Leadership

Why visibility for women in the workplace is a double-edged sword

By Kate Kachor

Leadership

By Kate Kachor

Australia’s sex discrimination commissioner, Kate Jenkins, says there needs to be a greater understanding of the risks women face “being visible” in the workplace.

Jenkins told the Future Women Leadership Summit 2022 the idea that women should be visible in workplaces is a double edge sword.

She illustrated her point by referring to an informal survey she conducted of 16 women, eight in Australia’s Defence Force and eight women outside Defence in male dominated industries including the police force and sport.

“I asked them about what their experience was of being in the spotlight. They kind of said actually mostly it never works in our favour,” Jenkins told the audience at Sydney’s Four Seasons Hotel.

“What they did tell us is that when you start your career in a male dominated career you are already standing out… in fact you want to show the blokes what you can do.”

She said for these women being asked to constantly come out and stand out “is against what you need to do to survive and get ahead in your career”.

For the women in the middle of their career, Jenkins said it’s all about survival – particularly for those with a family.

 

Sex Discrimination Commissioner Kate Jenkins gives a keynote address at Future Women's Leadership Summit 2022

Sex Discrimination Commissioner Kate Jenkins gave a keynote address at Future Women’s Leadership Summit 2022

“You’re just trying to manage all the expectations of women with family responsibilities around a career –  if you go flexible [work] you pay the price,” she said.

As for being asked to give “an inspiring speech”, Jenkins said it’s the last thing they want to do.

For the women who are at the “senior end of their careers”, Jenkins said they all said they would be prepared to “stand out” for “the cause” but almost all of them said it had never worked out for them personally.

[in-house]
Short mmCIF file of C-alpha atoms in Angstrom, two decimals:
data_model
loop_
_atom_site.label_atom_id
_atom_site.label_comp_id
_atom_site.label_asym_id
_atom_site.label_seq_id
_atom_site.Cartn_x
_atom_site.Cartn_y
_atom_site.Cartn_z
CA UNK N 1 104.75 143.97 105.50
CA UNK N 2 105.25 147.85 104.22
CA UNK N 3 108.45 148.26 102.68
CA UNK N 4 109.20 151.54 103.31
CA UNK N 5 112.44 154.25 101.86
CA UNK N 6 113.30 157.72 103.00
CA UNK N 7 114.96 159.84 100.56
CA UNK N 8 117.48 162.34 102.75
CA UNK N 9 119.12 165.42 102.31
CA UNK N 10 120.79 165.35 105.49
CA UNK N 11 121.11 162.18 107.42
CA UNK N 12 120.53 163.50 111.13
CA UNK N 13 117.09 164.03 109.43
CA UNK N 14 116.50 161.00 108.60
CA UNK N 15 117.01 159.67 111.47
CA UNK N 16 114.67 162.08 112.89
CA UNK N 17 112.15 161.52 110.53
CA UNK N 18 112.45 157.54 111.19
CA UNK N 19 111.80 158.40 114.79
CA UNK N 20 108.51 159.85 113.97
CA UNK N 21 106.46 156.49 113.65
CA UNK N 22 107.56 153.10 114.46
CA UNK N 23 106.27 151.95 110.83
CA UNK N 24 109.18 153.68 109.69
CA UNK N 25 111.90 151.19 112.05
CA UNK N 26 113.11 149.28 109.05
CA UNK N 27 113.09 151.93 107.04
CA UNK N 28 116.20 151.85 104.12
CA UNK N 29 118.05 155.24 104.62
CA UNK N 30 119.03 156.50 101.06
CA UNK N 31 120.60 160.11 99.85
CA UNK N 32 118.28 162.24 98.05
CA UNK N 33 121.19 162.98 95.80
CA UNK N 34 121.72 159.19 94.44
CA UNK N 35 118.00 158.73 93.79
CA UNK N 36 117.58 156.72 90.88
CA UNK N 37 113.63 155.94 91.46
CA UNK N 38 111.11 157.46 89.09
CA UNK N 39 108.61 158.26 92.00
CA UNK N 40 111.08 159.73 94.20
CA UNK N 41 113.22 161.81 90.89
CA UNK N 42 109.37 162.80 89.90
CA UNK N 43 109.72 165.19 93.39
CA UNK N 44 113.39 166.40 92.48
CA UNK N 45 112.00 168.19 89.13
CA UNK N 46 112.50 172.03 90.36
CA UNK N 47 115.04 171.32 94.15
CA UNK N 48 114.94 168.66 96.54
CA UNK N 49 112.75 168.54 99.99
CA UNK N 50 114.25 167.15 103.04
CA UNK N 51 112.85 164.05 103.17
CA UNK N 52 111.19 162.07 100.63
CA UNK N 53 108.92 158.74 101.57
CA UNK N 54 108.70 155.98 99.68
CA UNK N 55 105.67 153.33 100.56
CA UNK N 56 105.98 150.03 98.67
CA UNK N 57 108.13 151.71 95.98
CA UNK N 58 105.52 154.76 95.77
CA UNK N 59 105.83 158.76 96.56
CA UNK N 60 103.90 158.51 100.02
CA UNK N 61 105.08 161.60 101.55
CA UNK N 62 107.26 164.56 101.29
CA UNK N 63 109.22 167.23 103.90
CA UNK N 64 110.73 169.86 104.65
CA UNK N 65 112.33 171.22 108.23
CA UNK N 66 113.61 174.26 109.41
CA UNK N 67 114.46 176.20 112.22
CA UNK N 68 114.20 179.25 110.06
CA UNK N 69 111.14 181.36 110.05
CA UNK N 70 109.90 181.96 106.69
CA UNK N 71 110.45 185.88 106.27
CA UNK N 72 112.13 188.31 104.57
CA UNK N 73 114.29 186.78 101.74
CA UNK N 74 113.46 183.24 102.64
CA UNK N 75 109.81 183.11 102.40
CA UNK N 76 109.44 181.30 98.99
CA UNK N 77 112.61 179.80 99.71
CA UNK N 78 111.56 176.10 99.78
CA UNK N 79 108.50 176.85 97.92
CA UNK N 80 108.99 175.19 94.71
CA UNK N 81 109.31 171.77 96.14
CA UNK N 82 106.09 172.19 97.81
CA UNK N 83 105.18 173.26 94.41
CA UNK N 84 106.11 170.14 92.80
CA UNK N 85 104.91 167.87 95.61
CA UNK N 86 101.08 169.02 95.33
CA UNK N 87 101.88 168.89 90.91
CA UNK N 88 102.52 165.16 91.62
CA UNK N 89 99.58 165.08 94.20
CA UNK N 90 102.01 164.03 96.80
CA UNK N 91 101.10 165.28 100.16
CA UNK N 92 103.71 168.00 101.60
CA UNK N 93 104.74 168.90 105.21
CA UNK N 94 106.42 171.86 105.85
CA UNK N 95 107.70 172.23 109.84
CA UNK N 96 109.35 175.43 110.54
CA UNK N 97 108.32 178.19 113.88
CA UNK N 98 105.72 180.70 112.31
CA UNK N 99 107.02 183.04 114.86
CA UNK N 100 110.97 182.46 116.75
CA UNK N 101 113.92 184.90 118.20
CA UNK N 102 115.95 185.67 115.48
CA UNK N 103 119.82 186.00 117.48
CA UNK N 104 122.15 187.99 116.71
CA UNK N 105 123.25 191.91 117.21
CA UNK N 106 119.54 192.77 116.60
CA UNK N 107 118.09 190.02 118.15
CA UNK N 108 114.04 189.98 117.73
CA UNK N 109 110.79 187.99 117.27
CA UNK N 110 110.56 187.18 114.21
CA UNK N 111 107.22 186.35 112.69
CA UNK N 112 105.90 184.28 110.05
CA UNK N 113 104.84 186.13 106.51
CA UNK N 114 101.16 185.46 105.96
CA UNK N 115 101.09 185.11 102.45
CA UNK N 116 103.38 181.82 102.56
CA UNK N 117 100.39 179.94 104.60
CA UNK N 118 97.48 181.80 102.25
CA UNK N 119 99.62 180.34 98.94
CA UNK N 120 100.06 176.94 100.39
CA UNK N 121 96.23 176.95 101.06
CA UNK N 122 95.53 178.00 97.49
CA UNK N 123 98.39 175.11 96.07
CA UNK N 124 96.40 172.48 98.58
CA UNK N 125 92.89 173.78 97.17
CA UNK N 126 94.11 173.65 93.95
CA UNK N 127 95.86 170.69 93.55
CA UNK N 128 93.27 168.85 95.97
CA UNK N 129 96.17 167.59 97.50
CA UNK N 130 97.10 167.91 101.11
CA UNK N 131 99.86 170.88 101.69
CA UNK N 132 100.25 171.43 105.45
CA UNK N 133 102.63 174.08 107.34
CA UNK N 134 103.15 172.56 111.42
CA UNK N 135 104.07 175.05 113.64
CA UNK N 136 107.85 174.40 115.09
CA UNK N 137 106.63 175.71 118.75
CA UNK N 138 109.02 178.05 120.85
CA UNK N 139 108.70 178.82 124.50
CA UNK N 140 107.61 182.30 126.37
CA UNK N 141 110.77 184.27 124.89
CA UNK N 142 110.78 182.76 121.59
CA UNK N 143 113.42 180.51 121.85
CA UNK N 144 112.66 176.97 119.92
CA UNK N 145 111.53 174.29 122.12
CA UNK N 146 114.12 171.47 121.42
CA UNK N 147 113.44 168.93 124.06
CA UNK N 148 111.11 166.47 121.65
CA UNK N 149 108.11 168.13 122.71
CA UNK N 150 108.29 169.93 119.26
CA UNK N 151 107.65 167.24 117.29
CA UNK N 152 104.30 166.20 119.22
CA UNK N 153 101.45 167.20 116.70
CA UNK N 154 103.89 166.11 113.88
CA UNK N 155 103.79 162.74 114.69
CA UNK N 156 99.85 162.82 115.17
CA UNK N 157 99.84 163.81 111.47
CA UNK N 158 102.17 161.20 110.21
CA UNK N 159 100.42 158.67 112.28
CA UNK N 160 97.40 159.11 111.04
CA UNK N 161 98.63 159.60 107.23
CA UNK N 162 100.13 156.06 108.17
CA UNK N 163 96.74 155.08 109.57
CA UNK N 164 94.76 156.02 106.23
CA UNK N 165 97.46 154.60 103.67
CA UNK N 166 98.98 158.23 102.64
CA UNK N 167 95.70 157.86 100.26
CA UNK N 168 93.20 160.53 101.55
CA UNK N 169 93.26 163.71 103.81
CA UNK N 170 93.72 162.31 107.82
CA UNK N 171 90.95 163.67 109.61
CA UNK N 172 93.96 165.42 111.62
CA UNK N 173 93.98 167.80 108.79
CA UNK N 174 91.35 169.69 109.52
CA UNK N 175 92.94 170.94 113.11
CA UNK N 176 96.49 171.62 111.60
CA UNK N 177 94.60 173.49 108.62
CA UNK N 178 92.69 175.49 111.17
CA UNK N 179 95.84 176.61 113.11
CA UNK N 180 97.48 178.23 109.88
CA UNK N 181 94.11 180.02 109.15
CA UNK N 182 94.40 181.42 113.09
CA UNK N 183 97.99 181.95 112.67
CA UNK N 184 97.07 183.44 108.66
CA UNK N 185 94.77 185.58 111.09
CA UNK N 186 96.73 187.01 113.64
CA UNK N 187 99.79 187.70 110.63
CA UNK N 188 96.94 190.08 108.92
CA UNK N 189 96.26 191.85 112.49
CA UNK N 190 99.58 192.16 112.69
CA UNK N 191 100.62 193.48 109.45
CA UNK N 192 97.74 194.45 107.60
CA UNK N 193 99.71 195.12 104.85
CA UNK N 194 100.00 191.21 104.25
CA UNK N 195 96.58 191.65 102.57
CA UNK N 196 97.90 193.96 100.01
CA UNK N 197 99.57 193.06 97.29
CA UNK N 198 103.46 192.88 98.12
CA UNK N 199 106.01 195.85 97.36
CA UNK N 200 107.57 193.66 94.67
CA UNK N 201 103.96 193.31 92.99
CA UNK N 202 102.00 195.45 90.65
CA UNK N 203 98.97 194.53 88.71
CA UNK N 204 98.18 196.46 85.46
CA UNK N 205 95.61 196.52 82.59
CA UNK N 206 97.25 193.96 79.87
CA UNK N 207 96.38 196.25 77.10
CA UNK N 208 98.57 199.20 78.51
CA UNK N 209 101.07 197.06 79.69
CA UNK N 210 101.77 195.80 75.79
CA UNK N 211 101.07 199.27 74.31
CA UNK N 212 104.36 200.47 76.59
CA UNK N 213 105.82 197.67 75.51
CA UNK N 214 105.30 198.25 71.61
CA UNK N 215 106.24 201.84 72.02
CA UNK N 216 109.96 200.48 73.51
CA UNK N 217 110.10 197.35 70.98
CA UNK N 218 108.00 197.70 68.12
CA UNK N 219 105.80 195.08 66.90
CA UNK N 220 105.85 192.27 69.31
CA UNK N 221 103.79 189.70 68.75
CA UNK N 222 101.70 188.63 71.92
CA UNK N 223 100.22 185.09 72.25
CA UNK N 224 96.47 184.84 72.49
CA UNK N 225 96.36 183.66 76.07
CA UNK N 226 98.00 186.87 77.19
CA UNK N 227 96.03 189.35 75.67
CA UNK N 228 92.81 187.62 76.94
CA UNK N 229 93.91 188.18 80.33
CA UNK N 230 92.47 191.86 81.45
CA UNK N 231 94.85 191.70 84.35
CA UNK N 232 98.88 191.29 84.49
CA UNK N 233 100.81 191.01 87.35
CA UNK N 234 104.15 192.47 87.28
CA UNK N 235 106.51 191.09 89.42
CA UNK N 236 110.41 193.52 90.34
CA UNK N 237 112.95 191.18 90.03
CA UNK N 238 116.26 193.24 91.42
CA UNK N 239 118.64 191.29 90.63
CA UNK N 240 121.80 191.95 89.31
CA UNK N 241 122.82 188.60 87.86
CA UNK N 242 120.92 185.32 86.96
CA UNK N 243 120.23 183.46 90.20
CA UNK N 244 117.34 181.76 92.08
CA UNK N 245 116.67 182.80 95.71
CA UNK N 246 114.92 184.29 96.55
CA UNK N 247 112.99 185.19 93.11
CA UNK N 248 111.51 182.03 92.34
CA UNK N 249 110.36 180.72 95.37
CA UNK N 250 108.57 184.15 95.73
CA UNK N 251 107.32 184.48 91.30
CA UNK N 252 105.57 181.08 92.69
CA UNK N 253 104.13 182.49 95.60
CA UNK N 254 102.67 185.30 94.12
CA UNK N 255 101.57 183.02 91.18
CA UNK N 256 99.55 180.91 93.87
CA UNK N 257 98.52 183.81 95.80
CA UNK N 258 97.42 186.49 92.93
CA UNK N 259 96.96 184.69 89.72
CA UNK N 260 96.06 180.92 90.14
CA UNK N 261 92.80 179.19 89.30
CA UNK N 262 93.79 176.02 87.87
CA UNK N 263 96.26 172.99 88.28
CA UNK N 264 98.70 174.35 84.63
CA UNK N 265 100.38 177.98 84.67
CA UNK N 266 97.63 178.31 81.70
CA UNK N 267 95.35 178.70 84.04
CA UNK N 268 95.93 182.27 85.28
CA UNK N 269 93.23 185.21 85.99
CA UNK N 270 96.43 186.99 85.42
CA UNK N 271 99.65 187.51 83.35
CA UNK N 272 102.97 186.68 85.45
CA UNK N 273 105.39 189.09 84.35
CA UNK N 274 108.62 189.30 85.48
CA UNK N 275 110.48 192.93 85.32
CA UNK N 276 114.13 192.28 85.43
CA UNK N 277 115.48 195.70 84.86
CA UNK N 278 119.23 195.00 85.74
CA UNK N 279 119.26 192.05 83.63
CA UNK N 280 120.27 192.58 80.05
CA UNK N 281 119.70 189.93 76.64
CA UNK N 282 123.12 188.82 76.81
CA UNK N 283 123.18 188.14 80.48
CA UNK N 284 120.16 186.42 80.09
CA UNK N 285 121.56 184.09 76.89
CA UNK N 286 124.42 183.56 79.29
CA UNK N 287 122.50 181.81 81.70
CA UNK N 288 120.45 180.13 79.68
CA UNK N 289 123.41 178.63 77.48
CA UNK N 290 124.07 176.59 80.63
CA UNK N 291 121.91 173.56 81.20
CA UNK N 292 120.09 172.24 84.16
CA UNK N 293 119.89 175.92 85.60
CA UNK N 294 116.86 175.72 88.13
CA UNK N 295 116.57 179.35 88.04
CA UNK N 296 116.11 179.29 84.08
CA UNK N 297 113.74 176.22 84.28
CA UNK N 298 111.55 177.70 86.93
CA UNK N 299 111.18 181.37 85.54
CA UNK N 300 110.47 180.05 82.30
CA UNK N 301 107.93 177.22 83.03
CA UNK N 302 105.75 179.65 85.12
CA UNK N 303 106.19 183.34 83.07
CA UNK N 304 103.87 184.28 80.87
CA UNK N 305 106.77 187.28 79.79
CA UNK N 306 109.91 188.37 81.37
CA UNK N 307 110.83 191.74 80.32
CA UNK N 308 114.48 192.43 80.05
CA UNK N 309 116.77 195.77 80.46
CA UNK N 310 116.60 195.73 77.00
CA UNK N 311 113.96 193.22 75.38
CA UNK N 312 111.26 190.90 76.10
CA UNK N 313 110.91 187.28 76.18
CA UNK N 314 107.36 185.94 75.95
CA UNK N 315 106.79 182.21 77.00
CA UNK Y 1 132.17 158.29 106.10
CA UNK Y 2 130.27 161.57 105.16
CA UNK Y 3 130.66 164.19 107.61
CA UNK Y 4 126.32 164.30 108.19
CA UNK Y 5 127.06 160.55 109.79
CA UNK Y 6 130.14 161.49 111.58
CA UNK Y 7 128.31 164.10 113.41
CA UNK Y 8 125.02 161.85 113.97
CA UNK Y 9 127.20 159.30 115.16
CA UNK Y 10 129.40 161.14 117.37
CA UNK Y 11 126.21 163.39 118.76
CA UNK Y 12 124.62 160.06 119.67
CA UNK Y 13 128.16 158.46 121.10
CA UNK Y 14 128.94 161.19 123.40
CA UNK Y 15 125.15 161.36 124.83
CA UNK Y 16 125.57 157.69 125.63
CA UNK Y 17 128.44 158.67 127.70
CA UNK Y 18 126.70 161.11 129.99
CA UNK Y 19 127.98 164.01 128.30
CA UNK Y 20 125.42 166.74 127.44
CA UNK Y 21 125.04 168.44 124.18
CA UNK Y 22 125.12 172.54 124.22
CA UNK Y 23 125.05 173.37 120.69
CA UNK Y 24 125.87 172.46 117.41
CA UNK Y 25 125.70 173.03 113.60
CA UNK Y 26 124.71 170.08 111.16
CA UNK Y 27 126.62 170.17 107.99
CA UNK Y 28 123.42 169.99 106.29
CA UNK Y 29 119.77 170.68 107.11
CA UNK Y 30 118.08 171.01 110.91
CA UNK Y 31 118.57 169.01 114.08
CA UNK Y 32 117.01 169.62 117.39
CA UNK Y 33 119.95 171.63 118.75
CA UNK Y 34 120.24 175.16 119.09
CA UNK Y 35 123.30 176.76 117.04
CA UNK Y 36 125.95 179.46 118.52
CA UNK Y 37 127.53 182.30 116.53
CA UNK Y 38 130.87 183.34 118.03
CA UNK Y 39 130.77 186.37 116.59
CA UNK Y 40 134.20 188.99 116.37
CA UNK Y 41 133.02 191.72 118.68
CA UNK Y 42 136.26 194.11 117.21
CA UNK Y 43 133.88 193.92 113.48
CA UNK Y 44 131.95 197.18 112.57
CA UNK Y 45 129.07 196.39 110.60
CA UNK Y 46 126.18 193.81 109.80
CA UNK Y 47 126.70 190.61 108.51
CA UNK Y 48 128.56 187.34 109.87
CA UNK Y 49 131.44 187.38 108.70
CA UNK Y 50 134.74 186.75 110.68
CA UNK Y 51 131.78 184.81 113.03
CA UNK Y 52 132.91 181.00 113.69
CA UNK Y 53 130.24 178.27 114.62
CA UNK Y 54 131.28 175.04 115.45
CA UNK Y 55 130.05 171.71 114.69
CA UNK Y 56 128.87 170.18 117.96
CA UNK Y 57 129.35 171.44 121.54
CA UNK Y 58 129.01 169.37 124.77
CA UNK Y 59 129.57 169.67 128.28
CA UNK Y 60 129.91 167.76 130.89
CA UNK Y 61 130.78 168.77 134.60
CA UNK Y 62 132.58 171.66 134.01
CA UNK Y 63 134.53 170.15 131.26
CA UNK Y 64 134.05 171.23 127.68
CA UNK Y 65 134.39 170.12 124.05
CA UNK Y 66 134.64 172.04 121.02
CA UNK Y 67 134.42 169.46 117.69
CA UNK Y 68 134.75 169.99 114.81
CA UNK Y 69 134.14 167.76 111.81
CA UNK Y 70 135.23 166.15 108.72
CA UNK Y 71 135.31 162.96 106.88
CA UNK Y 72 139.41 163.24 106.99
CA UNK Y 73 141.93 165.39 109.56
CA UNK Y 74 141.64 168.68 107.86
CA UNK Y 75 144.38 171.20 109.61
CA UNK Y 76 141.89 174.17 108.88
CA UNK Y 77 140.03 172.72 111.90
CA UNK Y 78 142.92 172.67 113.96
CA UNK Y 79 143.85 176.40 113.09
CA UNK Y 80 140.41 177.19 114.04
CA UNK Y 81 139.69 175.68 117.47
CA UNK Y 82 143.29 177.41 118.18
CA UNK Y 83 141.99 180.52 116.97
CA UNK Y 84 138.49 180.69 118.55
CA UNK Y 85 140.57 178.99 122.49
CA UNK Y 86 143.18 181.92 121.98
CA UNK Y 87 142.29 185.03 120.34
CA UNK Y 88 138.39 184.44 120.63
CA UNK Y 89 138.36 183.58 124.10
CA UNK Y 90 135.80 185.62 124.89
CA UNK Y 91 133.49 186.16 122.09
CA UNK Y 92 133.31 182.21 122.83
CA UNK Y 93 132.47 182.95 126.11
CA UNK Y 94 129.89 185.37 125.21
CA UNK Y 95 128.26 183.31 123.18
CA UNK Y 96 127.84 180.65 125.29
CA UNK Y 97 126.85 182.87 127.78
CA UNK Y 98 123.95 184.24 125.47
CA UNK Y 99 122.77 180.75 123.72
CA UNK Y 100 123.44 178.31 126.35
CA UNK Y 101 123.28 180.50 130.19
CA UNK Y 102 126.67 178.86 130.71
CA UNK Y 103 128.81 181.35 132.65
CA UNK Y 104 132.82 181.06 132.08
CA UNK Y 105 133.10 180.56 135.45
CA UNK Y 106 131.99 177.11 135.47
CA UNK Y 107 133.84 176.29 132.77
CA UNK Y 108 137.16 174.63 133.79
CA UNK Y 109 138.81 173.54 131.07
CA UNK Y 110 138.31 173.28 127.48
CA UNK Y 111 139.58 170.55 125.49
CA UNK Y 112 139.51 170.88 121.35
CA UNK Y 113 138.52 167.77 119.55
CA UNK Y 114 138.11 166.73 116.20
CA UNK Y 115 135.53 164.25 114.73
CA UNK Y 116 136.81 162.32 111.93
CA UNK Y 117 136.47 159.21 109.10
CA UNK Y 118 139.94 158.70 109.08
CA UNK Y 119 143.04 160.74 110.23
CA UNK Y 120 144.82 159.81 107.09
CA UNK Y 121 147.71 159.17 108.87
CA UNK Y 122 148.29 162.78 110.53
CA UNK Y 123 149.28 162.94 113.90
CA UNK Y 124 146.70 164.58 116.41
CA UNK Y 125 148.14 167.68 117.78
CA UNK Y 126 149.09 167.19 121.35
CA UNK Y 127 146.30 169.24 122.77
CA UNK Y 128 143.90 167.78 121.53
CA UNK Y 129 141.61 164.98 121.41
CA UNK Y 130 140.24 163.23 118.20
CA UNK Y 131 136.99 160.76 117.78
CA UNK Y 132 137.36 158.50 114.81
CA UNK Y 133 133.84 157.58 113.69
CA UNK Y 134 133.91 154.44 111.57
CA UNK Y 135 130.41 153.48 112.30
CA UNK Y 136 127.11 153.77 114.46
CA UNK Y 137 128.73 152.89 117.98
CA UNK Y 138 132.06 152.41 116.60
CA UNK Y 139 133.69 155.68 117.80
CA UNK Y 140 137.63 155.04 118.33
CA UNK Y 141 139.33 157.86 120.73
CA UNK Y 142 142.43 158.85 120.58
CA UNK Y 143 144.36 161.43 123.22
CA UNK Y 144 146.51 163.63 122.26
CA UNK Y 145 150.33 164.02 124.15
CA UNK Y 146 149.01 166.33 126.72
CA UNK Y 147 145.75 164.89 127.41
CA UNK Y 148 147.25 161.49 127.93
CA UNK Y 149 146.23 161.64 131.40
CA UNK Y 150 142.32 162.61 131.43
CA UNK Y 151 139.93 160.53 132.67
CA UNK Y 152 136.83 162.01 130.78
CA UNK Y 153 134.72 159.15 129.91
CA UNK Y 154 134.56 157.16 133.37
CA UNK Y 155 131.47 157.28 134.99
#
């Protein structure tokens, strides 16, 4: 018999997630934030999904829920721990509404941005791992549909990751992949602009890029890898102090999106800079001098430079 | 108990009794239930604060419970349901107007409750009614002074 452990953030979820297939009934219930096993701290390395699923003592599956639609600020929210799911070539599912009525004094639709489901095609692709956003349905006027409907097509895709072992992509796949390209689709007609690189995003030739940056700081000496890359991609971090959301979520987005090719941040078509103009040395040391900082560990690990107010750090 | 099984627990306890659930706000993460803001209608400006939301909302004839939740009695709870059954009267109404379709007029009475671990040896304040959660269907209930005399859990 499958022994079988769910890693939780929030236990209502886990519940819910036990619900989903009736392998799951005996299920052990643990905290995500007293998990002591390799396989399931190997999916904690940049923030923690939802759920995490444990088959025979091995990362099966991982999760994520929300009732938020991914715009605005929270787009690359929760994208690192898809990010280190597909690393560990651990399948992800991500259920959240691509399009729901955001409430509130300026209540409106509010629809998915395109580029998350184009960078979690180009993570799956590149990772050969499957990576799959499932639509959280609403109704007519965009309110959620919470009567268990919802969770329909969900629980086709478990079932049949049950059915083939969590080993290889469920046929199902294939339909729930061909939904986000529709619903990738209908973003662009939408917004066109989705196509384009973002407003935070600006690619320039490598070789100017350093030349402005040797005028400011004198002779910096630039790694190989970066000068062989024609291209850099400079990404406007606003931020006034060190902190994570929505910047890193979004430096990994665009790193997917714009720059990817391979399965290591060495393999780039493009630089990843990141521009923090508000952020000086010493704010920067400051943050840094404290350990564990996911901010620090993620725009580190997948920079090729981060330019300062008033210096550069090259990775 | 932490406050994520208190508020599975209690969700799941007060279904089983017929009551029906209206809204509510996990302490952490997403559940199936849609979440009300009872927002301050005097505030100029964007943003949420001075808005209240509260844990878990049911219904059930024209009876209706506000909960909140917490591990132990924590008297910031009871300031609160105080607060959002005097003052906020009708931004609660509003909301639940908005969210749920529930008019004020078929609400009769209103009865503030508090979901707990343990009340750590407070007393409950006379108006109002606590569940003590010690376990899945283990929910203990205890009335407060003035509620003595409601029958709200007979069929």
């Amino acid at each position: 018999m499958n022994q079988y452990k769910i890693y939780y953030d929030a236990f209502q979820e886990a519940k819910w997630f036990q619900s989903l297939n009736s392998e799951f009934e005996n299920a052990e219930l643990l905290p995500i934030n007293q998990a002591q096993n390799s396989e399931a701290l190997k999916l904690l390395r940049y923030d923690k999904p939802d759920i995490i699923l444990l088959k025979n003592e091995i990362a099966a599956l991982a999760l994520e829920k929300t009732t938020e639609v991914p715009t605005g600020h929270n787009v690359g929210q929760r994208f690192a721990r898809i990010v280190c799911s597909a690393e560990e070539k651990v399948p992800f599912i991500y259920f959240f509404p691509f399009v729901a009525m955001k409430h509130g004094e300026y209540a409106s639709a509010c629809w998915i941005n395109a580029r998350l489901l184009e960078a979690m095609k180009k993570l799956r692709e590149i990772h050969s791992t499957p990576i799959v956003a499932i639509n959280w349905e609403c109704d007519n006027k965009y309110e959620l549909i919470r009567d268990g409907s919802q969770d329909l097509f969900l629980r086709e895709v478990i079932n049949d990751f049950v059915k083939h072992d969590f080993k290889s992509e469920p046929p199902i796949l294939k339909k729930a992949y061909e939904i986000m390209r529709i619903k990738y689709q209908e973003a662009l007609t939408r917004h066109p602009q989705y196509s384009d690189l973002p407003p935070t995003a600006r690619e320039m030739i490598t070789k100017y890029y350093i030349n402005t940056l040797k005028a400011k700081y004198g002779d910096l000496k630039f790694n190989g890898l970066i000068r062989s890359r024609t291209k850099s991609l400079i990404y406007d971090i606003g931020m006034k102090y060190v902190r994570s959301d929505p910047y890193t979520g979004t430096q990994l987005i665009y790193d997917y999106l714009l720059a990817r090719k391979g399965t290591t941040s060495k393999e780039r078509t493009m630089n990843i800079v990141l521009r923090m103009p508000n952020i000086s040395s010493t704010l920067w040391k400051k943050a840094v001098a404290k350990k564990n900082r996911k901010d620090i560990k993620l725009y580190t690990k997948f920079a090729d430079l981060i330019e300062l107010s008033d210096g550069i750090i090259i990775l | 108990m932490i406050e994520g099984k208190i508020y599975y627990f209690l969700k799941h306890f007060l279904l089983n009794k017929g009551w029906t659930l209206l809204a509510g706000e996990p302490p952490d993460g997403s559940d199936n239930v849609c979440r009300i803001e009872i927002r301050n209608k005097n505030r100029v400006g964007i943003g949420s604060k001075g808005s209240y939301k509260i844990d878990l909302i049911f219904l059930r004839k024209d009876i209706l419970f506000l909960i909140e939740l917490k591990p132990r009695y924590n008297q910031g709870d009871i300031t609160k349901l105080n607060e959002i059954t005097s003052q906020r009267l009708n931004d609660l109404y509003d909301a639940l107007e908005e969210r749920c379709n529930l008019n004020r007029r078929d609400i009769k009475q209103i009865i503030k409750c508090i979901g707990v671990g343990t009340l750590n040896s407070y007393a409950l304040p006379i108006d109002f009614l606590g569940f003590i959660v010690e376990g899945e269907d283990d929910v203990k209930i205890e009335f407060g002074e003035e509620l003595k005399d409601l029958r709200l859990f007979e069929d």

“They also said, the spotlight on me is great if I’m doing well,” she said. 

“But if I fail it’s seen as a failure of the whole sex. So the reality for us is that it’s high risk even then.”

She said the solution to making women more comfortable in the workplace boils down to leadership.

“We need to understand that for women, visibility, comes with risks but it’s almost essential for every role we do,” she said.

“And with good leadership and career opportunities it can be a rewarding part of a developing career and it can definitely help the momentum for change.”

She said Australia’s Respect at Work report and the bravery of women involved in the MeToo movement, overseas and in Australia, are examples of real change.

“The reality was that visibility in 2017 of the appalling allegations, not just of sexual harassment but of rape, false imprisonment that had been happening perpetually against what we would otherwise think are privileged high profile women. That story started a global conversation,” she said.

“And so while there is definitely something that we need to keep in mind, which is often the visibility is given to the more privileged groups, actually if we can take that and use it to make a difference to everyone that is really helpful.”

She pointed to Grace Tame, the former Australian of the Year and child sexual abuse survivor, as one of the key voices that helped spotlight change.

“A speech about visibility in 2022 really cannot be completed without reference to the impact that Grace Tame as Australian of the Year has had on our community and our country over the last 12 months”

“The fact that (Grace’s) visibility encouraged Brittany Higgins to speak out about her experience is incredibly important. And that experience was at huge personal risk and we do know that we do know that we need to stop our systems relying on the courage of victims for us to understand there’s a problem that needs action.” Jenkins said.

She said it was following the MeToo movement the Federal Government supported the Human Rights Commissioner to conduct the sexual harassment national inquiry.

Jenkins said since delivering the Respect at Work report to the government in November last year there has been “significant action”.

“There has been a commitment to implement all 28 recommendations, legislations have been past, acknowledgements and apologies have been delivered and there is every reason that in two years a lot of those changes will be implemented and in the longer term we’ll see a real culture change,” she said.

PHOTOGRAPHER: MARK BROOME